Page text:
There are two major areas of interest. The first is free-form robotics using standard microcontrollers and open-source programming. Students here explore and learn about various topics of interest including mechanics, electric circuits, and computer programming. The second area is for those who are interested in inter-school contests: we annually participate the VEX Robotics competition. The focus here is on a larger-scale robot that must perform pre-determined functions with a given set of components. In both cases, students work as a team to design and build their ideas from scratch.
Advisor: Christopher Barsi
Debate meets weekly to practice for conferences held by the Debate Association of New England Independent Schools, DANEIS, and hosted at schools in the Boston area; we attend four or five each year. Commonwealth's team participates in Parliamentary Extemporaneous debates, which are unrehearsed and done in teams of two. Most often, resolutions are in the form of a policy to be implemented by the US Congress. One two-person team defends the proposition, while a second team (representing the "opposition") attempts to refute the "government's" position. The debated propositions can range from the serious ("The US Federal government should cut off all funding for theoretical mathematics") to the goofy ("Iron Man is more powerful than Jesus") to the goofily historical ("Be it resolved that Athens kicked more butt than Sparta.")
The club has nearly twenty members, of whom as many as a dozen go to each conference. Each Thursday, we conduct one full-length practice debate, and our officers work with our debate coach to provide constructive feedback to help students improve their argument formation and public speaking.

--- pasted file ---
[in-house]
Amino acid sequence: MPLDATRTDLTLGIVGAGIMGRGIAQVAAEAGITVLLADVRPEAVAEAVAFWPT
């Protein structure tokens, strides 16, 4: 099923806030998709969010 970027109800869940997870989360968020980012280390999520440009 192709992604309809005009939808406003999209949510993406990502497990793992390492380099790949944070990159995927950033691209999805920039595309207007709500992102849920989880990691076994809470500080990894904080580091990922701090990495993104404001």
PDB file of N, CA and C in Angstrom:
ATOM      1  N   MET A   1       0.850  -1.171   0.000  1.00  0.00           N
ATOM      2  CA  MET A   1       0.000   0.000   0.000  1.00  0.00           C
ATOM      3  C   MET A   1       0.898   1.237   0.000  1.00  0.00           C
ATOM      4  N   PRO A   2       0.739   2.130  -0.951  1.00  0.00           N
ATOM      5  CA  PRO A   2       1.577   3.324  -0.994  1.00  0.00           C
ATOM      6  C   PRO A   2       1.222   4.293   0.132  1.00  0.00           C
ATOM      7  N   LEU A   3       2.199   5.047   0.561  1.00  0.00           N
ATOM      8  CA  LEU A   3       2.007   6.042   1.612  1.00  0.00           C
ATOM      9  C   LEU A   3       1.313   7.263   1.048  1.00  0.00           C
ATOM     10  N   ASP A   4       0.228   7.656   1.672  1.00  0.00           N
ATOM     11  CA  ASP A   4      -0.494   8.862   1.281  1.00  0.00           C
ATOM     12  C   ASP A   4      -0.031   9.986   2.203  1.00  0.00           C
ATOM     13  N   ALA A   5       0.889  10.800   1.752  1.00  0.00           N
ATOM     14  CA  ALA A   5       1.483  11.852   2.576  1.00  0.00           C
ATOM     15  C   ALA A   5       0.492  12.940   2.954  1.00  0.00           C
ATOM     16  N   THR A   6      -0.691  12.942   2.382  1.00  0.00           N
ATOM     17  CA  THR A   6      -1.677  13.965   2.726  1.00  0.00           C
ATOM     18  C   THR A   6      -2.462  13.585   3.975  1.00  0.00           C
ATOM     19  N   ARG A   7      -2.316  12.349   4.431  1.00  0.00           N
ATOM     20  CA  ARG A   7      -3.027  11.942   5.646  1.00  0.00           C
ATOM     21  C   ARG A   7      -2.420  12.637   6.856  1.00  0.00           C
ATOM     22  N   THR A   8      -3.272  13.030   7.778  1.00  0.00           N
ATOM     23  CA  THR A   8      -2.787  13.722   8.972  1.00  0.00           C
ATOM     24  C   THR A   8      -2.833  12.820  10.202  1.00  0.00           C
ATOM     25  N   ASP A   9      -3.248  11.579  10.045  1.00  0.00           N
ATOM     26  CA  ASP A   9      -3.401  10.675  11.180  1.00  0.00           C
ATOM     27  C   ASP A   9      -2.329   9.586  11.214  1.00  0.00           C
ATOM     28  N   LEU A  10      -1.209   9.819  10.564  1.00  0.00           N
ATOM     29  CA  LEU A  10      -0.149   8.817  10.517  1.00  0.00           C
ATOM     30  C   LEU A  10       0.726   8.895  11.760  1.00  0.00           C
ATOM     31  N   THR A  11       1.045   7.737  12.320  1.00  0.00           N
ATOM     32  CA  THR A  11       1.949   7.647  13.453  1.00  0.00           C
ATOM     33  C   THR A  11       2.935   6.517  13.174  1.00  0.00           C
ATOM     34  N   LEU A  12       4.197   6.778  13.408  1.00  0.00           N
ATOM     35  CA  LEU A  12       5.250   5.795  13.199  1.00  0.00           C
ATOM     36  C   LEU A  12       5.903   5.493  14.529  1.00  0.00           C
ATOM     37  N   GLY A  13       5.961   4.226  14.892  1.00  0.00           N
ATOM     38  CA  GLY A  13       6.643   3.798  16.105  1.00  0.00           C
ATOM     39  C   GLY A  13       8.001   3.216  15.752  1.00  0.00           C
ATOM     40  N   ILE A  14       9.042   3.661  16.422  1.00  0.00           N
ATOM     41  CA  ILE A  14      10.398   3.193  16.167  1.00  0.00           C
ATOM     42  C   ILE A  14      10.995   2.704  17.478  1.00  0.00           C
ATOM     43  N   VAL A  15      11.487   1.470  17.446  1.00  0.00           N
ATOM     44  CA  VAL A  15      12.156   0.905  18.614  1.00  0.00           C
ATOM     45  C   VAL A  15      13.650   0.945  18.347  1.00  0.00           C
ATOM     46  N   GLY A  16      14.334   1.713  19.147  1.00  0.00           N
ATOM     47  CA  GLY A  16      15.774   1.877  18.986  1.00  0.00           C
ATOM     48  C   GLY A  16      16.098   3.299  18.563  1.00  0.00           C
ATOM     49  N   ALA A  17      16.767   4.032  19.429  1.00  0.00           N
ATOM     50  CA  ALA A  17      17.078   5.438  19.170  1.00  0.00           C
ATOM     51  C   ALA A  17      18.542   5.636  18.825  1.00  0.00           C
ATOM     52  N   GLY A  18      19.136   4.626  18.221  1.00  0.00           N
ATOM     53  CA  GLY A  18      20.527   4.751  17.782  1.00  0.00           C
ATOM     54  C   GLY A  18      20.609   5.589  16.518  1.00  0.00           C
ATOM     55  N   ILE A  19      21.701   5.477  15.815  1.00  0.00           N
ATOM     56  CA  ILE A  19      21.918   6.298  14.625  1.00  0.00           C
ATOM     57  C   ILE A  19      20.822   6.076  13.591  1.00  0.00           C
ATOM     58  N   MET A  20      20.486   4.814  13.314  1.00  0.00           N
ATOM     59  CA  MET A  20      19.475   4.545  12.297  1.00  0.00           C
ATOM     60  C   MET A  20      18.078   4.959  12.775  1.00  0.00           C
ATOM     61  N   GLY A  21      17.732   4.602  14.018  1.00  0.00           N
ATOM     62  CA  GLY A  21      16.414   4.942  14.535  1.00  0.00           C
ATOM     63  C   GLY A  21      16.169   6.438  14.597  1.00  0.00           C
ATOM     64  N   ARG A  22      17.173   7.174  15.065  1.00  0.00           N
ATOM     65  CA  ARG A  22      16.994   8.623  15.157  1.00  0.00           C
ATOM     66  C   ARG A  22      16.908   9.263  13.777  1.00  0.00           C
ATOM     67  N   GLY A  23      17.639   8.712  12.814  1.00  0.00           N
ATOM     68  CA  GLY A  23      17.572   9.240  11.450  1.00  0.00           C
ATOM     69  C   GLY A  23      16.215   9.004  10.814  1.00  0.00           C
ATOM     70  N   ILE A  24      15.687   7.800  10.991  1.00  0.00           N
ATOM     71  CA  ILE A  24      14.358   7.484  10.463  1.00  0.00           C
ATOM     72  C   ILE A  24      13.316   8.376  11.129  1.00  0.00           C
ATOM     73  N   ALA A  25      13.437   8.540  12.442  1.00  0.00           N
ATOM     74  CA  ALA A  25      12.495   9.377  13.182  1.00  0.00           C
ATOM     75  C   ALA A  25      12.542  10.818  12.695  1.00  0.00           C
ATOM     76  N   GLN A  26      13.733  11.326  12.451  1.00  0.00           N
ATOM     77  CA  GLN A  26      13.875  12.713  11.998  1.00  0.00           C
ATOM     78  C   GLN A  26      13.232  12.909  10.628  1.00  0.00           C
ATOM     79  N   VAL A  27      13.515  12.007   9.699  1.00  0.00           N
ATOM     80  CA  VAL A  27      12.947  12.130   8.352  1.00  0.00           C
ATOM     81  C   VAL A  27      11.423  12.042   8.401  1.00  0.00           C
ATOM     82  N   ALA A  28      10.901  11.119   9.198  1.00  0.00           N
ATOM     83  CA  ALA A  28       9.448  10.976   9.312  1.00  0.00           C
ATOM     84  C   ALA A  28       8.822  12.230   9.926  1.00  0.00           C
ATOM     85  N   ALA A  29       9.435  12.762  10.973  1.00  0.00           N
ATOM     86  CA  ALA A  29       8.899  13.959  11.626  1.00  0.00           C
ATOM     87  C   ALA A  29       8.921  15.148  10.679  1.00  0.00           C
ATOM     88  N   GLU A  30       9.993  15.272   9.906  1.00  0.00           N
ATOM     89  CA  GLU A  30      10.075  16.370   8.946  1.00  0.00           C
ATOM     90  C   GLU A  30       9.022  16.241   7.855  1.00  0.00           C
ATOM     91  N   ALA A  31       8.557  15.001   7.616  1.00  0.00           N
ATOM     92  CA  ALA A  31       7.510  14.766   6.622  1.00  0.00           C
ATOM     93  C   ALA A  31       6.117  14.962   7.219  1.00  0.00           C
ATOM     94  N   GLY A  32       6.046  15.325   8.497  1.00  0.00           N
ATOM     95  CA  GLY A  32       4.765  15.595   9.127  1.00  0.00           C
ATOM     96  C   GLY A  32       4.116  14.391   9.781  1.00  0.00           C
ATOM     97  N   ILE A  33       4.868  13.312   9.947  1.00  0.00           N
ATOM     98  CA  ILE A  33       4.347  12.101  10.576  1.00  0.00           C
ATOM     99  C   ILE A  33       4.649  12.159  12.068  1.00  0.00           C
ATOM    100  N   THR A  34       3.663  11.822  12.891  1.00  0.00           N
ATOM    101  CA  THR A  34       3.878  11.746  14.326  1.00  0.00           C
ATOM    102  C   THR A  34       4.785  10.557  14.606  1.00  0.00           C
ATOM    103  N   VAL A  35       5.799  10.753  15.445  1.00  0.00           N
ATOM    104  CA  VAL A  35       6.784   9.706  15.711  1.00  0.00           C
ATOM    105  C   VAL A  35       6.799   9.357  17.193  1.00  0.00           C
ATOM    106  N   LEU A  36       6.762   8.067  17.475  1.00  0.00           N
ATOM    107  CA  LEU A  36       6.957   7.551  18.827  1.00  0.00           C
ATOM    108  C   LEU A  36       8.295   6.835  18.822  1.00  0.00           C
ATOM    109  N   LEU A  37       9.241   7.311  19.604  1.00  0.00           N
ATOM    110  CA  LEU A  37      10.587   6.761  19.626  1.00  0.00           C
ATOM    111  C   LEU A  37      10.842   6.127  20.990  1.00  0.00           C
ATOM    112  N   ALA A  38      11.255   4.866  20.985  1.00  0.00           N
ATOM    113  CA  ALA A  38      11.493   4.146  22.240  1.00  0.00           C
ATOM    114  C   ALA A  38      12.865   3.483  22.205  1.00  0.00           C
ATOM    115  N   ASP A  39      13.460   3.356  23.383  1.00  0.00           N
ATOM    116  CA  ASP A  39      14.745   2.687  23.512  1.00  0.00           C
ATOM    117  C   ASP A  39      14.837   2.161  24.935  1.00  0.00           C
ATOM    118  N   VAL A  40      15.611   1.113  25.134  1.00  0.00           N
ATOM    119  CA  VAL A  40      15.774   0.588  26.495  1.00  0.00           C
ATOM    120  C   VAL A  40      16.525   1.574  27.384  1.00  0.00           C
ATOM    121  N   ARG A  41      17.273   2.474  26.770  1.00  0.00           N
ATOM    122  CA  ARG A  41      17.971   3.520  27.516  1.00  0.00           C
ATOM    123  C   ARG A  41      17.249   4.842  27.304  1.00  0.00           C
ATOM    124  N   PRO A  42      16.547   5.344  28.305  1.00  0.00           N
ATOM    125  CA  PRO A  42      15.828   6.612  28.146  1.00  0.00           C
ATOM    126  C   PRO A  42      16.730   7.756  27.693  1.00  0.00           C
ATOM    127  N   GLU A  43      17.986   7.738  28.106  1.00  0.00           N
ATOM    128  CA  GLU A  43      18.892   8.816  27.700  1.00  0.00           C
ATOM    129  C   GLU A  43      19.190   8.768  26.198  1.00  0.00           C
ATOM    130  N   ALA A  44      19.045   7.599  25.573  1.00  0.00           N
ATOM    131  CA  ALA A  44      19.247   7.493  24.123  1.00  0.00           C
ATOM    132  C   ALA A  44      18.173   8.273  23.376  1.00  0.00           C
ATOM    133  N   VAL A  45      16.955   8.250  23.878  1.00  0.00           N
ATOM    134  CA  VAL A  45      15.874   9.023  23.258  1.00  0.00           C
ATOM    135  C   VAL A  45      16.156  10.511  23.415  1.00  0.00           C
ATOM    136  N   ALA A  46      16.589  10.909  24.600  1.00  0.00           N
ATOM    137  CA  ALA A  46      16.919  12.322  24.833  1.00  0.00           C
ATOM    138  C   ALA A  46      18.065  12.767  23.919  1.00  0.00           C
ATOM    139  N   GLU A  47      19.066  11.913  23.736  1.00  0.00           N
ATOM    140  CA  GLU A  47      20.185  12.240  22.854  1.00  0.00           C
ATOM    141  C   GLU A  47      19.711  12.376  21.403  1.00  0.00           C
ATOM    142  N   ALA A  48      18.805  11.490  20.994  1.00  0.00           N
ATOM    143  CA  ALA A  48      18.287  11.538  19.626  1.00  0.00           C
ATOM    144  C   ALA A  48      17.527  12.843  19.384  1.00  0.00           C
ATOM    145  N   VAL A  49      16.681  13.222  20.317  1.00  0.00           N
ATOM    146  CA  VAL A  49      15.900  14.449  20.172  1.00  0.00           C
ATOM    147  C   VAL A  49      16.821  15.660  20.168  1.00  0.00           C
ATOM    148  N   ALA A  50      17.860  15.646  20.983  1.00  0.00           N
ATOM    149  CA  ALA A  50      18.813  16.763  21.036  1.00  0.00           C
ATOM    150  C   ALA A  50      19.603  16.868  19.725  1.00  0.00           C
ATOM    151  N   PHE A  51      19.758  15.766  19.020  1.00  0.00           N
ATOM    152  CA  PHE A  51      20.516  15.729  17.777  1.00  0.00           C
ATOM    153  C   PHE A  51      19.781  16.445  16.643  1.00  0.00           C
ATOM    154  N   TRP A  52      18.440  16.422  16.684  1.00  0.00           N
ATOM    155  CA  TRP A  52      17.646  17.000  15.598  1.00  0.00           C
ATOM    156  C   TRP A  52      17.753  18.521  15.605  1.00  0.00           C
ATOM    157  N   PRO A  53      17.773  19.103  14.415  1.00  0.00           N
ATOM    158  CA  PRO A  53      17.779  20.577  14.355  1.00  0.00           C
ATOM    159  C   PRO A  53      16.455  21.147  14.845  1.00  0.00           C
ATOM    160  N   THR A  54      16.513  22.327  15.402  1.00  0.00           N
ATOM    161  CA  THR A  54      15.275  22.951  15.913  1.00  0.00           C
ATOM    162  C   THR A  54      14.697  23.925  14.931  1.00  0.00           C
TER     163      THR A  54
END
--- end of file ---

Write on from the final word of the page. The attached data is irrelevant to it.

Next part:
Advisor: Alex Lew
Amnesty raises awareness of issues and causes relted to human rights and social justice. Members meet to discuss these issues and organize activities to advocate for them such as letter-writing, bake sales and other fundraisers, making posters to raise awareness of human rights issues, and contacting members of Congress to protest violations of human rights.
Advisor: Melissa Lydston
The Commonwealth Chronicle, our school newspaper, is produced entirely by student writers, editors, photographers, and artists. Articles range from school news and faculty profiles to social and cultural trends and politics. It appears several times a year.
PDFs of back issues:
Advisor: Melissa Glenn Haber
Commonwealth's annual yearbook is put together by a small but dedicated staff headed by an editor, a senior who, most often, was the previous year's assistant editor. Active fundraising is geared to making the yearbook as inexpensive for students as possible, $10 per copy or less.
Commonwealth's yearbook differs from larger schools' in several ways. Each senior has a full page, and creativity is encouraged. Since every student receives a yearbook, marketing is kept to a minimum, though advertising is welcomed. Finally, the book itself preserves the fun, offbeat feel of the School itself, rather than hewing to a predetermined format.
Advisor: Jennifer Novak